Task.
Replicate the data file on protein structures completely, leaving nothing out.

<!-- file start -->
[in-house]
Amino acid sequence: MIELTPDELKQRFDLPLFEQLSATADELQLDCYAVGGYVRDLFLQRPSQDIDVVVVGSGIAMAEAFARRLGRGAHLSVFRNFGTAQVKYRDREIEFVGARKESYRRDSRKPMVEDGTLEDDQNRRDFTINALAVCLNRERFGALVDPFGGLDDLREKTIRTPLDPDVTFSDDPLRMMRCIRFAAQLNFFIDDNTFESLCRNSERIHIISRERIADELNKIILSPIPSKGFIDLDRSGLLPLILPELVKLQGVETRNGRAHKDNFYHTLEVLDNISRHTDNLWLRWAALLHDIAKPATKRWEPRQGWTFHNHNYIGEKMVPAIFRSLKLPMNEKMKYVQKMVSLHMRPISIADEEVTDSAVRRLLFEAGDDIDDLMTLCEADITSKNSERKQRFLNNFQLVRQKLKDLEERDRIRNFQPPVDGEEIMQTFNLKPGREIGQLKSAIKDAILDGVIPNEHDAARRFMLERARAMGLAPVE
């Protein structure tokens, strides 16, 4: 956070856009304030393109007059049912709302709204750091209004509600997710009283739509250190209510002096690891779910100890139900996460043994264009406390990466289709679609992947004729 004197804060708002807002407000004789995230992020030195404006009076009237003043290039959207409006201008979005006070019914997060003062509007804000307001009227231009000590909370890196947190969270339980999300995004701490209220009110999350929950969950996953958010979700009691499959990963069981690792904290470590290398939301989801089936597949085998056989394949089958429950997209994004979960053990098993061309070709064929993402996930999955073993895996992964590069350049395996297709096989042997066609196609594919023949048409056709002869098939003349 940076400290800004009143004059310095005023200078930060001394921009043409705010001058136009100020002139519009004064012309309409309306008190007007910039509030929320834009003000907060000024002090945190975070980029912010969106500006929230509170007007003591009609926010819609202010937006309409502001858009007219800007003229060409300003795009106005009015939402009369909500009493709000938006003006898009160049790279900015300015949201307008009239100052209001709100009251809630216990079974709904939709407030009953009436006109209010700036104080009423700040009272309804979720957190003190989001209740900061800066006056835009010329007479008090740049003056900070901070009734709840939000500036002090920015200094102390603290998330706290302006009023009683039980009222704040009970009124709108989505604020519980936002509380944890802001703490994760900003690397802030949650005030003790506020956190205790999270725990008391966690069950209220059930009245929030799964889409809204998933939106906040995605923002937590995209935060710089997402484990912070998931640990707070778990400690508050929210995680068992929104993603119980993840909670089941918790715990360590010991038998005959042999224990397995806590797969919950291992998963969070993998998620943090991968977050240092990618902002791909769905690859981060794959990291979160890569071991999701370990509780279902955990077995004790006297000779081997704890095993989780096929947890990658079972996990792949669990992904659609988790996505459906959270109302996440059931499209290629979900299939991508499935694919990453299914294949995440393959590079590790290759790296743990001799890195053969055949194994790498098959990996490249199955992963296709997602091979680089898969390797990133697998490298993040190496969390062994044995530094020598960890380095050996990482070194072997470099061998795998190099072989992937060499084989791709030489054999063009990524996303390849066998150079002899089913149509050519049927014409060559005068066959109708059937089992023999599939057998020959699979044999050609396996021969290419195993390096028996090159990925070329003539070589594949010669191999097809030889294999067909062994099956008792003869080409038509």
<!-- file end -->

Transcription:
[in-house]
Amino acid sequence: MIELTPDELKQRFDLPLFEQLSATADELQLDCYAVGGYVRDLFLQRPSQDIDVVVVGSGIAMAEAFARRLGRGAHLSVFRNFGTAQVKYRDREIEFVGARKESYRRDSRKPMVEDGTLEDDQNRRDFTINALAVCLNRERFGALVDPFGGLDDLREKTIRTPLDPDVTFSDDPLRMMRCIRFAAQLNFFIDDNTFESLCRNSERIHIISRERIADELNKIILSPIPSKGFIDLDRSGLLPLILPELVKLQGVETRNGRAHKDNFYHTLEVLDNISRHTDNLWLRWAALLHDIAKPATKRWEPRQGWTFHNHNYIGEKMVPAIFRSLKLPMNEKMKYVQKMVSLHMRPISIADEEVTDSAVRRLLFEAGDDIDDLMTLCEADITSKNSERKQRFLNNFQLVRQKLKDLEERDRIRNFQPPVDGEEIMQTFNLKPGREIGQLKSAIKDAILDGVIPNEHDAARRFMLERARAMGLAPVE
């Protein structure tokens, strides 16, 4: 956070856009304030393109007059049912709302709204750091209004509600997710009283739509250190209510002096690891779910100890139900996460043994264009406390990466289709679609992947004729 004197804060708002807002407000004789995230992020030195404006009076009237003043290039959207409006201008979005006070019914997060003062509007804000307001009227231009000590909370890196947190969270339980999300995004701490209220009110999350929950969950996953958010979700009691499959990963069981690792904290470590290398939301989801089936597949085998056989394949089958429950997209994004979960053990098993061309070709064929993402996930999955073993895996992964590069350049395996297709096989042997066609196609594919023949048409056709002869098939003349 940076400290800004009143004059310095005023200078930060001394921009043409705010001058136009100020002139519009004064012309309409309306008190007007910039509030929320834009003000907060000024002090945190975070980029912010969106500006929230509170007007003591009609926010819609202010937006309409502001858009007219800007003229060409300003795009106005009015939402009369909500009493709000938006003006898009160049790279900015300015949201307008009239100052209001709100009251809630216990079974709904939709407030009953009436006109209010700036104080009423700040009272309804979720957190003190989001209740900061800066006056835009010329007479008090740049003056900070901070009734709840939000500036002090920015200094102390603290998330706290302006009023009683039980009222704040009970009124709108989505604020519980936002509380944890802001703490994760900003690397802030949650005030003790506020956190205790999270725990008391966690069950209220059930009245929030799964889409809204998933939106906040995605923002937590995209935060710089997402484990912070998931640990707070778990400690508050929210995680068992929104993603119980993840909670089941918790715990360590010991038998005959042999224990397995806590797969919950291992998963969070993998998620943090991968977050240092990618902002791909769905690859981060794959990291979160890569071991999701370990509780279902955990077995004790006297000779081997704890095993989780096929947890990658079972996990792949669990992904659609988790996505459906959270109302996440059931499209290629979900299939991508499935694919990453299914294949995440393959590079590790290759790296743990001799890195053969055949194994790498098959990996490249199955992963296709997602091979680089898969390797990133697998490298993040190496969390062994044995530094020598960890380095050996990482070194072997470099061998795998190099072989992937060499084989791709030489054999063009990524996303390849066998150079002899089913149509050519049927014409060559005068066959109708059937089992023999599939057998020959699979044999050609396996021969290419195993390096028996090159990925070329003539070589594949010669191999097809030889294999067909062994099956008792003869080409038509």